Exernomics is a concatenation of two words, economics and exergy. Economics is a discipline, with scientific aspirations, concerned with the production, distribution and consumption of goods and services in human society. It is also concerned with markets, trade and prices. It has been called “the dismal science” (by Thomas Carlyle), because of the Malthusian argument (c. 1799) that human population will always grow faster than food supply, whence the future of mankind was destined to be constrained by poverty and starvation. That didn’t happen during the following two centuries. So, in recent years Malthus has become an object of derision by mainstream economists, who have adopted a contrary doctrine of perpetual growth driven by unending innovation and substitution.
But the mainstream has ignored the fact that one resource has no substitute. It is “useful energy” or – in techno-speak – exergy.
“Reverse Toll” Paid To Pedestrians & Cyclists In Norwegian Town
October 1st, 2014 by Cynthia Shahan
Travelers with the lightest footprints, pedestrians and bicyclists, recently earned a boost in their pockets for their carbon-free travel in a small city in Norway. In Lillestrøm, around 10,000 NOK (€1,200) was handed out to pedestrians and cyclists. “Reverse toll money” was part of Norway’s ongoing European Mobility Week celebrations. The money reflected savings due to the health benefits of walking and cycling. Pedestrians and bicyclists gained the rewards for increasing clean, efficient transport in the city.
World Streets reports: “Cyclists received around €12, while pedestrians gained €11. Calculations carried out by the Norwegian Directorate of Health shows that active transport provides the state with a saving of 52 NOK (€6) per kilometer for pedestrians and 26 NOK (€3) per kilometer for cyclists. An average bike trip in Norway is 4 kilometers, providing a health benefit of 100 NOK (€12), while an average walking trip is 1.7 km, worth almost 90 NOK (€11).” Continue reading
This issue of World Transport Policy and Practice is a significant milestone in the life of the journal. It marks 20 years of publication and for anyone with a serious interest in understanding the importance of transport, the links between transport, mobility and accessibility and the links with sustainability, health and quality of life, there is more than enough material here to work on.
At the outset we chose to emphasise the word “policy” and that remains a strong focus. 20 years of publication have examined policy in detail, more often the lack of intelligent policy, but always with a keen eye on “this is what we have to do if we want to improve things”. There is now no excuse for anyone anywhere in the world to sit at his or her desk on a Monday morning and wonder how to sort things out. The answers lie in our freely available archives.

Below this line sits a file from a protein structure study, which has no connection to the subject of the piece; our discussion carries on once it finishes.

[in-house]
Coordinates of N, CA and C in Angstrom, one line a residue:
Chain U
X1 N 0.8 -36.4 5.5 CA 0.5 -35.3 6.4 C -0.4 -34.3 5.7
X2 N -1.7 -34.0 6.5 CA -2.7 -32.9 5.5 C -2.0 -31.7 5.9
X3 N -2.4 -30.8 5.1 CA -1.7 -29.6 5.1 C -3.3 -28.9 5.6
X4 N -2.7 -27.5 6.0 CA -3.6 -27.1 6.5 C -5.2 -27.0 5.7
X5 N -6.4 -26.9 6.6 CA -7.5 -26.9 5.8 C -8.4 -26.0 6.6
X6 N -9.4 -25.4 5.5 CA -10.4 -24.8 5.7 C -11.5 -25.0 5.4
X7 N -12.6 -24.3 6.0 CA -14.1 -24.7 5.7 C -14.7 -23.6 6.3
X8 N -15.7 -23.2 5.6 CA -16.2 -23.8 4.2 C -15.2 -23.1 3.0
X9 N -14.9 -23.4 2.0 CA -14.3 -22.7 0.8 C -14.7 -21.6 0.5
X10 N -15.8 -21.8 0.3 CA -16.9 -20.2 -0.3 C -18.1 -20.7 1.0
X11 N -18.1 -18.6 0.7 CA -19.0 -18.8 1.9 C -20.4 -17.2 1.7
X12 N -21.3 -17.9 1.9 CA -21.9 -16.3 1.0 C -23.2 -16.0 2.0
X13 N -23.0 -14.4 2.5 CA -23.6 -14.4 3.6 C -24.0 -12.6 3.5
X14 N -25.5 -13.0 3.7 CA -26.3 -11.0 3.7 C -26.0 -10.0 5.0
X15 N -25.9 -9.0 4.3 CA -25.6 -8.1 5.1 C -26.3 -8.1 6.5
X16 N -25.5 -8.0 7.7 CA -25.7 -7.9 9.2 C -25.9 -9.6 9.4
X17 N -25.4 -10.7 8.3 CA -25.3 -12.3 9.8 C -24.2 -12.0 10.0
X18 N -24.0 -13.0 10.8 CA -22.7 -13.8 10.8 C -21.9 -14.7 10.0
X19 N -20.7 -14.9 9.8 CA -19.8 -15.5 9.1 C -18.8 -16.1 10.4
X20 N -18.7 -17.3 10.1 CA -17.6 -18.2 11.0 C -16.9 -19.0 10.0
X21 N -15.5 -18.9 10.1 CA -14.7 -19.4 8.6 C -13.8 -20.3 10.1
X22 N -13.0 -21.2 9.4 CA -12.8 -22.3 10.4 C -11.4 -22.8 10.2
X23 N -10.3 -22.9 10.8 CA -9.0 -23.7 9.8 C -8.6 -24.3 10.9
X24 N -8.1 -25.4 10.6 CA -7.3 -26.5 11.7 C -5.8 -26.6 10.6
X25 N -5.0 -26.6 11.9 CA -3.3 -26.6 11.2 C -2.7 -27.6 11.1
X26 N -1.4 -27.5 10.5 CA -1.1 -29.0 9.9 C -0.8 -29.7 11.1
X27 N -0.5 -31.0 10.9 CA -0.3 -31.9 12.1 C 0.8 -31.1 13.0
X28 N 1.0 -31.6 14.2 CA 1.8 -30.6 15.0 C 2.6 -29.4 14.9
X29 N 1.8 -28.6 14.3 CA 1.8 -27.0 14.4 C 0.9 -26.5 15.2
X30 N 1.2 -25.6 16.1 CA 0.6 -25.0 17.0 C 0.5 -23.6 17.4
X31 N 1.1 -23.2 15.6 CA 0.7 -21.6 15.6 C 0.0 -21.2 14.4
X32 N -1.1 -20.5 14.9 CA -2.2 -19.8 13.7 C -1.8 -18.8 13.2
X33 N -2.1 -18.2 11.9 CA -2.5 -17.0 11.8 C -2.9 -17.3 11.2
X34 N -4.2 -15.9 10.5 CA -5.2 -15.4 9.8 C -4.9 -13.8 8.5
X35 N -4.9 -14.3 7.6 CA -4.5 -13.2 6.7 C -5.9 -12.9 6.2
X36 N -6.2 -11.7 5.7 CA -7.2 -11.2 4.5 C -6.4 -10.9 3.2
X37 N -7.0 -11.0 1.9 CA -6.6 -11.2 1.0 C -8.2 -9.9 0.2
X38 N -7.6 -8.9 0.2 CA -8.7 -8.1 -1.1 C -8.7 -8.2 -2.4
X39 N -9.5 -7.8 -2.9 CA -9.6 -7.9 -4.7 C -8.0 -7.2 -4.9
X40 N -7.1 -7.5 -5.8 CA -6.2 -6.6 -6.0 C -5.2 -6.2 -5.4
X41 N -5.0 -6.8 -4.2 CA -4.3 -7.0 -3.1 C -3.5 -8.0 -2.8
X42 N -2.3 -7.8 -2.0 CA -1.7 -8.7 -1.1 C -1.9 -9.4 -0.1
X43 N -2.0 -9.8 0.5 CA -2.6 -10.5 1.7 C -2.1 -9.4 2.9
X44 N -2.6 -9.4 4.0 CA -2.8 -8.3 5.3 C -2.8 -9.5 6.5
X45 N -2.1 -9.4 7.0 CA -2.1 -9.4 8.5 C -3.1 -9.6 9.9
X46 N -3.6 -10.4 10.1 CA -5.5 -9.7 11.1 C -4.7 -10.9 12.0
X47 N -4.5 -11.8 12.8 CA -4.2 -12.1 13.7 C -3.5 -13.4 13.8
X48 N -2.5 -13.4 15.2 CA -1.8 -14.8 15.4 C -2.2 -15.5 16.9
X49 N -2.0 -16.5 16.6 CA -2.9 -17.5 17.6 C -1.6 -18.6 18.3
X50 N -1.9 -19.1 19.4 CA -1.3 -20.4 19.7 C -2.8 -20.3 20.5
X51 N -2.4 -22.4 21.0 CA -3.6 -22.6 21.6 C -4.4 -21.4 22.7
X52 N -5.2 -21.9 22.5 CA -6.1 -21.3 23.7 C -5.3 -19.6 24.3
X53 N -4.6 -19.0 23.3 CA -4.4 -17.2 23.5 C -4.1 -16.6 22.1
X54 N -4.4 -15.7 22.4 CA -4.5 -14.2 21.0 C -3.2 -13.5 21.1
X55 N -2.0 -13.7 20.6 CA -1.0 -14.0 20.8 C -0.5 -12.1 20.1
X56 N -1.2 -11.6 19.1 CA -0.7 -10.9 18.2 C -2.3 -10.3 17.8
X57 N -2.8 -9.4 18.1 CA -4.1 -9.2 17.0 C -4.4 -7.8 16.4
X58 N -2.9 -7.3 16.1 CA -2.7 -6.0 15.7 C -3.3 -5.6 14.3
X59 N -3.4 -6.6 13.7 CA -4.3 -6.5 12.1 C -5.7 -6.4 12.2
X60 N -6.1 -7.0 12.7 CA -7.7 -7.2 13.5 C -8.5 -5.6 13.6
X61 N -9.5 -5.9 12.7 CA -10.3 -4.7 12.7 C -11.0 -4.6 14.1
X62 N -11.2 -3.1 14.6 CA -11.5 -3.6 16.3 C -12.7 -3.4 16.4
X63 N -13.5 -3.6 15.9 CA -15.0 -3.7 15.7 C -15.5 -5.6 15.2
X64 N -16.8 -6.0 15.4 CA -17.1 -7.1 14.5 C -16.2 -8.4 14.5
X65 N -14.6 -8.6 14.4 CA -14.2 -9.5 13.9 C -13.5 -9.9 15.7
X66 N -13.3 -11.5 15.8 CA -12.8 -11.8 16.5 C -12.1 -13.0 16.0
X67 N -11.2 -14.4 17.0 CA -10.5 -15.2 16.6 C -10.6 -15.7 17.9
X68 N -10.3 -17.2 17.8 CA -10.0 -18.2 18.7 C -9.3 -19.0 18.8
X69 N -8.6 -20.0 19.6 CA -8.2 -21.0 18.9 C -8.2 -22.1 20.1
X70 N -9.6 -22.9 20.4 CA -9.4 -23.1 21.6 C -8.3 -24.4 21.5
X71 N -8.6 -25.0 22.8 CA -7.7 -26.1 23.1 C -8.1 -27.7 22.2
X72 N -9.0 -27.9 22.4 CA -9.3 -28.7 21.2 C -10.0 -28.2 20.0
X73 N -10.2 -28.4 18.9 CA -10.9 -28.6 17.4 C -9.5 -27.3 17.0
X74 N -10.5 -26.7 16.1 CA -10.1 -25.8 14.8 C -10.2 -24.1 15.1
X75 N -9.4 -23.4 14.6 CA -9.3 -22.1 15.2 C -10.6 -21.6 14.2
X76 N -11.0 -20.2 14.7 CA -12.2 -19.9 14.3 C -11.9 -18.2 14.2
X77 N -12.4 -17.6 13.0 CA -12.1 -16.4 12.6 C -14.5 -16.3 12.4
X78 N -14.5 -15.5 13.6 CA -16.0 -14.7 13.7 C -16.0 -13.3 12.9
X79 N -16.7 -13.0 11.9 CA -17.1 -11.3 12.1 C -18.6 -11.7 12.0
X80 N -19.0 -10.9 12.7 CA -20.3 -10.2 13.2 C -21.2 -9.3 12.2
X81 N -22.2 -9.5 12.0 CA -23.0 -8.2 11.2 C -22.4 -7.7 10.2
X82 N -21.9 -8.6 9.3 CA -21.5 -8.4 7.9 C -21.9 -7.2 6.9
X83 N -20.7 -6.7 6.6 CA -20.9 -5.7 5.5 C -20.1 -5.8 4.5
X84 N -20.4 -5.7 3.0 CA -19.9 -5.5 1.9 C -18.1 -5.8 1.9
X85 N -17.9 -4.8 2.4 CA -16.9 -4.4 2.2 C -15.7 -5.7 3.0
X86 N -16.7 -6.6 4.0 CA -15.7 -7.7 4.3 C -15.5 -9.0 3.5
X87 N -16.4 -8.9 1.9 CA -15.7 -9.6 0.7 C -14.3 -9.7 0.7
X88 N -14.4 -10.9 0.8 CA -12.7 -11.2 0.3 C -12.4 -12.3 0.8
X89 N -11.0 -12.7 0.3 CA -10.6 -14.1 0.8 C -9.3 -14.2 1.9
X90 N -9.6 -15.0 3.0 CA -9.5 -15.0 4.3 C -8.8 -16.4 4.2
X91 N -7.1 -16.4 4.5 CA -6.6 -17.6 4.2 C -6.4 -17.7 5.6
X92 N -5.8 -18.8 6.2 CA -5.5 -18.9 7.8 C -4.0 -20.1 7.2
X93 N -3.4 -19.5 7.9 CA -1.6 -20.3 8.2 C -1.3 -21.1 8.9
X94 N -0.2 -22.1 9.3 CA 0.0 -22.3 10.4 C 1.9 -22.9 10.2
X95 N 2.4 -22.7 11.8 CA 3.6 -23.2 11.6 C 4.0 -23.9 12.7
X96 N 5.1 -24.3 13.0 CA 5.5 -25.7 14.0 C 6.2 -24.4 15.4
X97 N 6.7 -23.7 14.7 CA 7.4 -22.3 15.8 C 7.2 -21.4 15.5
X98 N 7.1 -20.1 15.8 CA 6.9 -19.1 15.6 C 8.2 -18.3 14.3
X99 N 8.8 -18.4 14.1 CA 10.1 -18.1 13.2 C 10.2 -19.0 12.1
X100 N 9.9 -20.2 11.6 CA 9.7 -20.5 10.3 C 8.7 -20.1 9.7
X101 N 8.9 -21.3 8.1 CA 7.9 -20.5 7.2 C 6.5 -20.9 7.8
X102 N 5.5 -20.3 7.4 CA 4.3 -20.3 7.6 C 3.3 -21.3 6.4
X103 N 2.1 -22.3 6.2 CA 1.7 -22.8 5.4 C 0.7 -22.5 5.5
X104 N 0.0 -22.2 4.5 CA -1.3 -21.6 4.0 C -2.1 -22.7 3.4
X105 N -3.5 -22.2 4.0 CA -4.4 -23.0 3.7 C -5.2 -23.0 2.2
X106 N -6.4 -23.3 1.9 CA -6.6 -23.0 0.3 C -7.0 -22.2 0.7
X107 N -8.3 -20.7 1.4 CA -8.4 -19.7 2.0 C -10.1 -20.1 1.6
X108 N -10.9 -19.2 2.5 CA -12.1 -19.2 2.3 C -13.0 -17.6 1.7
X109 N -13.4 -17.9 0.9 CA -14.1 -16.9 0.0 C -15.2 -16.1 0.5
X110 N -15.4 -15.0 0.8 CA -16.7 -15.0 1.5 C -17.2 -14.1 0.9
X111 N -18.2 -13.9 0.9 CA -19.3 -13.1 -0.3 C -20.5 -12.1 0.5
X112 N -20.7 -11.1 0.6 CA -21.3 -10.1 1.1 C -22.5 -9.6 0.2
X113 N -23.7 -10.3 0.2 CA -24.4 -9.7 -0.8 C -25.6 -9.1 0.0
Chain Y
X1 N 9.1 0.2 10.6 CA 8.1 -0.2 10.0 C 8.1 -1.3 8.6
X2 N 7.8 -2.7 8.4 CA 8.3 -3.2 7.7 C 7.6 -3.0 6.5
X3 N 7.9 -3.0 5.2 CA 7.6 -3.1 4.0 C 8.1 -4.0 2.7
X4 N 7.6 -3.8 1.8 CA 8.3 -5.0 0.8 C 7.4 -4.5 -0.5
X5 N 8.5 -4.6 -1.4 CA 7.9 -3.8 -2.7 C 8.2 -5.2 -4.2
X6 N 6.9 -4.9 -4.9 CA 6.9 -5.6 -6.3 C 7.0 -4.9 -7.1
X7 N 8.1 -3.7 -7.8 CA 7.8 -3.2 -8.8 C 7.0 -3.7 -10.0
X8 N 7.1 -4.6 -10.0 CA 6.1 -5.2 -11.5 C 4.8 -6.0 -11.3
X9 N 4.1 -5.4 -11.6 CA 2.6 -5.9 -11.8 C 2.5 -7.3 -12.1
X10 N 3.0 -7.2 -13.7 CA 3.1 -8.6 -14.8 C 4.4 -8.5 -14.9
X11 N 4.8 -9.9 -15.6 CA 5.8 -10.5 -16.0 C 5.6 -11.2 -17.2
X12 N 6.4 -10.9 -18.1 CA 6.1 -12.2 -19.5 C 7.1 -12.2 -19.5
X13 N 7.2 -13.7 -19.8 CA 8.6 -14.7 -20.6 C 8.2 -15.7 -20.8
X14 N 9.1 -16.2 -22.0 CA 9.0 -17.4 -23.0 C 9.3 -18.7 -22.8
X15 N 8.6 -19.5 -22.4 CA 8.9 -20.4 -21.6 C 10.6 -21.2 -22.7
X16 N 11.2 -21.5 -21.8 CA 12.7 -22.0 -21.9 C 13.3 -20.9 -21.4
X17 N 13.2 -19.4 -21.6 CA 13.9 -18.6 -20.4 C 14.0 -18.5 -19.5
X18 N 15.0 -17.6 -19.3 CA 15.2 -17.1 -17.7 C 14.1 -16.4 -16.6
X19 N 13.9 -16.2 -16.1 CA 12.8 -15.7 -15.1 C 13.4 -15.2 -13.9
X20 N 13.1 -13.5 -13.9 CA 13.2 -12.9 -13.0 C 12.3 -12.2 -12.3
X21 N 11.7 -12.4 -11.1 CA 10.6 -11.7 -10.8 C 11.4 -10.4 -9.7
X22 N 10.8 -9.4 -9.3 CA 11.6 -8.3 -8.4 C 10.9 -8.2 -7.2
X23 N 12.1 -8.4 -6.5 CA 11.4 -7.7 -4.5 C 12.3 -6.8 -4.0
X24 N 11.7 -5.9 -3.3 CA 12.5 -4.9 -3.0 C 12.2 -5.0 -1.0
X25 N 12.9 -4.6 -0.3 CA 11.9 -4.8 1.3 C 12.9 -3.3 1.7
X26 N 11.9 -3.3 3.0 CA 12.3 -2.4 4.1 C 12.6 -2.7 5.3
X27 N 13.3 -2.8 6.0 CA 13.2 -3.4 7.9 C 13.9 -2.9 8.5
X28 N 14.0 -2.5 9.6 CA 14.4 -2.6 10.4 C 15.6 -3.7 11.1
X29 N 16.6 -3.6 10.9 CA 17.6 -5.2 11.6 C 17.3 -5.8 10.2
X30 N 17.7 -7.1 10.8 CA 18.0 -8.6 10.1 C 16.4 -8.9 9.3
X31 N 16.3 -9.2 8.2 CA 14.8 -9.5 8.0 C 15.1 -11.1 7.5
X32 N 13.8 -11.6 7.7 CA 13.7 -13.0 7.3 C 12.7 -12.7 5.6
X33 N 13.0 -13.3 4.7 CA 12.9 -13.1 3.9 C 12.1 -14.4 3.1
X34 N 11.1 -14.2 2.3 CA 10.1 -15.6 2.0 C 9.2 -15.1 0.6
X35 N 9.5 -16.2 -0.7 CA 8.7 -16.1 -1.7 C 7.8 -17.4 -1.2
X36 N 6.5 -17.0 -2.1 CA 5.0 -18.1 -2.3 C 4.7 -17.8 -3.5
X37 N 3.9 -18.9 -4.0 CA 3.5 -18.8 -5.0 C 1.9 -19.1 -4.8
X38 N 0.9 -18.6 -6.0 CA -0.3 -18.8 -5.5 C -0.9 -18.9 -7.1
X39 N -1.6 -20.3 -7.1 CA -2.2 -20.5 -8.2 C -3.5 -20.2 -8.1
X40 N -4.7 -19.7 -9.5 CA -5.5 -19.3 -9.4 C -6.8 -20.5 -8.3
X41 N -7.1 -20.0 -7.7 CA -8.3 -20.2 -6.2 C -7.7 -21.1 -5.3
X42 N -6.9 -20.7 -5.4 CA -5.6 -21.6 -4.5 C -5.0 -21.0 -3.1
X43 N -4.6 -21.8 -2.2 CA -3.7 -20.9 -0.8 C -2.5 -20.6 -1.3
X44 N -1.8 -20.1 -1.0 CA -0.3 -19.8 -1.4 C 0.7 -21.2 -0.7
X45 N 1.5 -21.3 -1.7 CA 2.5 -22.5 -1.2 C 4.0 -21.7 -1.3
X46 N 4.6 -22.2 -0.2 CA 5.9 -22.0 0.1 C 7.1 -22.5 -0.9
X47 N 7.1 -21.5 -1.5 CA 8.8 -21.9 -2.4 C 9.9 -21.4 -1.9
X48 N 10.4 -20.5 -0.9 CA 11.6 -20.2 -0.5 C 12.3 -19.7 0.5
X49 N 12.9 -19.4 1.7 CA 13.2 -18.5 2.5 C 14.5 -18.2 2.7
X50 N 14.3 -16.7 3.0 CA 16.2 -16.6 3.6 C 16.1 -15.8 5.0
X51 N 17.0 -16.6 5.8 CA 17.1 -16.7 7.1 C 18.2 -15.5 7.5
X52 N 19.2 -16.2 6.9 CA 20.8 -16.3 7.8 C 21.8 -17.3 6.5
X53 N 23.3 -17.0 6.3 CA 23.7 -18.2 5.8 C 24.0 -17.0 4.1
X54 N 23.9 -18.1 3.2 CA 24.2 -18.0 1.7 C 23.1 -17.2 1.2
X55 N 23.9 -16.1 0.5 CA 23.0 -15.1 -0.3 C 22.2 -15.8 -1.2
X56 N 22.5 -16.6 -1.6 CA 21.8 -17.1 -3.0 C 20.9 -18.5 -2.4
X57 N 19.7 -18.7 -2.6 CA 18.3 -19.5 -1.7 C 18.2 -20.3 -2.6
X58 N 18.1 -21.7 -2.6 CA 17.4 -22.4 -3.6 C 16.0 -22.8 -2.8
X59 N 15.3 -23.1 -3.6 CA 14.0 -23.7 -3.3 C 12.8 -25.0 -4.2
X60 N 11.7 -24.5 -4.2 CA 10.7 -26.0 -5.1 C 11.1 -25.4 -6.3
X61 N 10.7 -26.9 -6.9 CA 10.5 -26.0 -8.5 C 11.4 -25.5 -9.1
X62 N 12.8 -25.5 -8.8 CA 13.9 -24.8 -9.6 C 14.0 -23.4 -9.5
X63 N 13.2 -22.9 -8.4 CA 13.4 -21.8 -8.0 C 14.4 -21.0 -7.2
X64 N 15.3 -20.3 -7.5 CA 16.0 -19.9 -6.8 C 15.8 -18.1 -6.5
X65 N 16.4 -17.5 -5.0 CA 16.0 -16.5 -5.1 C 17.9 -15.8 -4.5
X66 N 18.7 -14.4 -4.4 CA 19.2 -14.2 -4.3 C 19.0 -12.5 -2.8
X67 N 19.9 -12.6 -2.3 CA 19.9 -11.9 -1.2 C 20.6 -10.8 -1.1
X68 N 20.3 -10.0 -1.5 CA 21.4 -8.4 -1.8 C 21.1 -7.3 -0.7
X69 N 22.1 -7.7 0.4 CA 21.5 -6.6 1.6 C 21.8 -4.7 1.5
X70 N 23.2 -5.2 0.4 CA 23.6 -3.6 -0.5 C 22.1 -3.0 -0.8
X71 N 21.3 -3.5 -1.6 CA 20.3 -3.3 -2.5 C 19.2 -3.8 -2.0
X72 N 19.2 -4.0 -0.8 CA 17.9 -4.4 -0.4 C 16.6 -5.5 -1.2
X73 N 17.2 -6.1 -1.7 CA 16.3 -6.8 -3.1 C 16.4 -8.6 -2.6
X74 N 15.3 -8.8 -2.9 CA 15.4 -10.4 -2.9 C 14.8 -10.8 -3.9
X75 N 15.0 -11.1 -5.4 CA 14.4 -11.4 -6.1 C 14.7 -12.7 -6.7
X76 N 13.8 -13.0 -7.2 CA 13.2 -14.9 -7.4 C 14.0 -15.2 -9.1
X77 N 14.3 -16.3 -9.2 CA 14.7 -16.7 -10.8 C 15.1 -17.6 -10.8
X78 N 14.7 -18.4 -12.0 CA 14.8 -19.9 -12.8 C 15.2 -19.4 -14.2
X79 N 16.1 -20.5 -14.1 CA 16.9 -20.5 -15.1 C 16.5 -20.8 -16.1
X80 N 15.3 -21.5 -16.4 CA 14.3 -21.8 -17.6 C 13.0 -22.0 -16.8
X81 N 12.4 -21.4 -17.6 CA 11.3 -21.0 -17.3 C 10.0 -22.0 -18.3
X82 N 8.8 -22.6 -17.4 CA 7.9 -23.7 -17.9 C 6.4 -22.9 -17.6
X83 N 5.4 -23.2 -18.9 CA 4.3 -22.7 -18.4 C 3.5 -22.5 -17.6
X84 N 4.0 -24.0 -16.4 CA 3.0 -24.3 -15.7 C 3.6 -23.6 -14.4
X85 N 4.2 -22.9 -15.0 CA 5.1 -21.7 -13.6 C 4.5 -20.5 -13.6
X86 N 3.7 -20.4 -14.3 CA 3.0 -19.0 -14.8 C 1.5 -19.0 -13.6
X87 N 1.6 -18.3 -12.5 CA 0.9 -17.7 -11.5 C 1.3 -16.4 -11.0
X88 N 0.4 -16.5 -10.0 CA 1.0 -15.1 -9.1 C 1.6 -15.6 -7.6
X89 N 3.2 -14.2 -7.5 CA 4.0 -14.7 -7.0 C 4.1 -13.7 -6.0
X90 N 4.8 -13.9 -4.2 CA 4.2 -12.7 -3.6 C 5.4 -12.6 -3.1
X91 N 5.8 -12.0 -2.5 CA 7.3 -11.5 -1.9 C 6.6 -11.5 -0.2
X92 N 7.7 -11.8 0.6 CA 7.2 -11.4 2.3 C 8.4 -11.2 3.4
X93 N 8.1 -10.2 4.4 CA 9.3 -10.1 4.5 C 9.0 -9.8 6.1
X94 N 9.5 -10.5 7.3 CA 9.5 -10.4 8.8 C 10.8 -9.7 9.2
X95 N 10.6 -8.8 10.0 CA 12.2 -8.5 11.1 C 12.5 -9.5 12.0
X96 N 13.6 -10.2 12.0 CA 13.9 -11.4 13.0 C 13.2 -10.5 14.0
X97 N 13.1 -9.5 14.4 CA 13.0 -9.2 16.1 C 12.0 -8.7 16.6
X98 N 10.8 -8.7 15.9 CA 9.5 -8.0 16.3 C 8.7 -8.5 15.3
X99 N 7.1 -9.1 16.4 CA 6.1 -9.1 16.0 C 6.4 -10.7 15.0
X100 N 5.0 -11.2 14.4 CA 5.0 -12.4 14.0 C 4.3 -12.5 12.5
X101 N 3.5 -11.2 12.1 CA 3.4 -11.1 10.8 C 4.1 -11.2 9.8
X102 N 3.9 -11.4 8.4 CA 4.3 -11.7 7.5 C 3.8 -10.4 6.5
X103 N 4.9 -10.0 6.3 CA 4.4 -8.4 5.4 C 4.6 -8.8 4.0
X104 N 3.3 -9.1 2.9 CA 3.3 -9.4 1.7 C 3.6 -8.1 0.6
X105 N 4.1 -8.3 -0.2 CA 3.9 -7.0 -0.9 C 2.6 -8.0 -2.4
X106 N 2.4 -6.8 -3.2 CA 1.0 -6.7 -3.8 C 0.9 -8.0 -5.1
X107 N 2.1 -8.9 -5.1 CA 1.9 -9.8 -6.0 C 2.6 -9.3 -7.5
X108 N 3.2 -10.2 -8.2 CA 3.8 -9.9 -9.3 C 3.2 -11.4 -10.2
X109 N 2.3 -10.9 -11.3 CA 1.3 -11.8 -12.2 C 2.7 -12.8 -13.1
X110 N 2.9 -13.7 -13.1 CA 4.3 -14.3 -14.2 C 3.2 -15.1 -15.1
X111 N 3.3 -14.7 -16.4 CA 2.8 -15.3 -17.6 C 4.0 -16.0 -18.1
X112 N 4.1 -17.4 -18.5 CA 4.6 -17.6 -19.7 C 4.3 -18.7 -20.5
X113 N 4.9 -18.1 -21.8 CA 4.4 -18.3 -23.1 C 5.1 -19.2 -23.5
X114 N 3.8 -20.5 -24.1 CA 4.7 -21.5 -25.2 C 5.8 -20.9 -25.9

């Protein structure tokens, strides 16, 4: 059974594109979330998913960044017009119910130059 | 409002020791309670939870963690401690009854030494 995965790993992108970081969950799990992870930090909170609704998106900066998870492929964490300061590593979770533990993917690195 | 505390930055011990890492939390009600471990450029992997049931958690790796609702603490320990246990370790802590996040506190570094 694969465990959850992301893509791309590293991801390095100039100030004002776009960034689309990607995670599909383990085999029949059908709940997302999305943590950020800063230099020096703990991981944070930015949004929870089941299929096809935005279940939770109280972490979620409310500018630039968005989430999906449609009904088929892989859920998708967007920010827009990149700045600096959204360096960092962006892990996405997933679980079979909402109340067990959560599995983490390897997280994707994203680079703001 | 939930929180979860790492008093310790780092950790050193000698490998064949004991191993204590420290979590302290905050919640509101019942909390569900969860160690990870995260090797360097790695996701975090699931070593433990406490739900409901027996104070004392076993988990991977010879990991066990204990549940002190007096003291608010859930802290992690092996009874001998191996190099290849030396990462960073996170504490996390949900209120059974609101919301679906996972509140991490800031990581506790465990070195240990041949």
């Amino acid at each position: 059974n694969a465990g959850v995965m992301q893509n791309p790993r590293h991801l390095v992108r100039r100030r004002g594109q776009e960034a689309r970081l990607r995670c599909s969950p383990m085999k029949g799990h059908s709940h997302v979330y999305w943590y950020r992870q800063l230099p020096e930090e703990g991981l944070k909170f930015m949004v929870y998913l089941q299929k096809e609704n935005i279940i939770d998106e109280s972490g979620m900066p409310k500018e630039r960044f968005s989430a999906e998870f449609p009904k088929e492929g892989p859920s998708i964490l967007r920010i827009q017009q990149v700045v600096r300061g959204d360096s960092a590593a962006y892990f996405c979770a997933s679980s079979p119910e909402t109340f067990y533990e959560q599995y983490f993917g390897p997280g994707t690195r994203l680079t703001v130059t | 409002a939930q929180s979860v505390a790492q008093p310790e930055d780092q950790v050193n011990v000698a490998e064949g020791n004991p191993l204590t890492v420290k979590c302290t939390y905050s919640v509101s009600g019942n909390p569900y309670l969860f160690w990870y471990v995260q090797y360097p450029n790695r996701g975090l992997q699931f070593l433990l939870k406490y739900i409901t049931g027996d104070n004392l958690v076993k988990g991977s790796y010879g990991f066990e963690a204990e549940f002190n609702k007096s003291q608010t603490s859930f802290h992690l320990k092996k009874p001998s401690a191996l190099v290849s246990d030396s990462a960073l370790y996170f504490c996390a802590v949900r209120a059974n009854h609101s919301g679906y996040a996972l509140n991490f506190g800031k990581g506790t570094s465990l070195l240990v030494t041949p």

As of this summer, Eusko Carsharing offers the following carsharing services:
What is our goal in the sustainability wars? If it is to feel noble because we are doing the “right thing” and to build our programs and plans of attack on that (call it “moral suasion”), we run the risk of ending up a proud soldier lying dead on the field of action with the last words from our mouths, that of Gott mit uns (god is on our side). Those of us who feel deeply enough about these issues to wish to act effectively have to put our pious thoughts and personal preferences aside and gear up 100% for a single goal — to win! Sun Tsu had a few thoughts on that in The Practical Art of War.
If you know the enemy and know yourself, you need not fear the result of a hundred battles. If you know yourself but not the enemy, for every victory gained you will also suffer a defeat. If you know neither the enemy nor yourself, you will succumb in every battle.
The following is intended to provide for our readers a useful overview of the cycling component of the EC’s European Mobility Week, with a view to being useful both for cycle planning and programs and eventually as background for the planned city cycle audit activity presently being discussed as a possible component of a certain number off cooperating cities’ 2014 Car Free Days. This information has been extracted from their European Mobility Week Handbook which is available at http://goo.gl/ahWEyO
In a recent report issued by Author D Little under the title “The Future of Urban Mobility 2.0″, (freely available at http://goo.gl/Jb6fX1), the authors provide two interesting graphics and thoughts about carsharing and where it might be going. What is interesting about their analysis is that they are looking at the sector from outside — that is, both as one part of the move a broader New Mobility package, and from a business perspective. We have extracted here the two graphics illustrating their findings, along with their page of observations. At the end of the extracts we provide some contextual information and background references from our extensive carshare archives.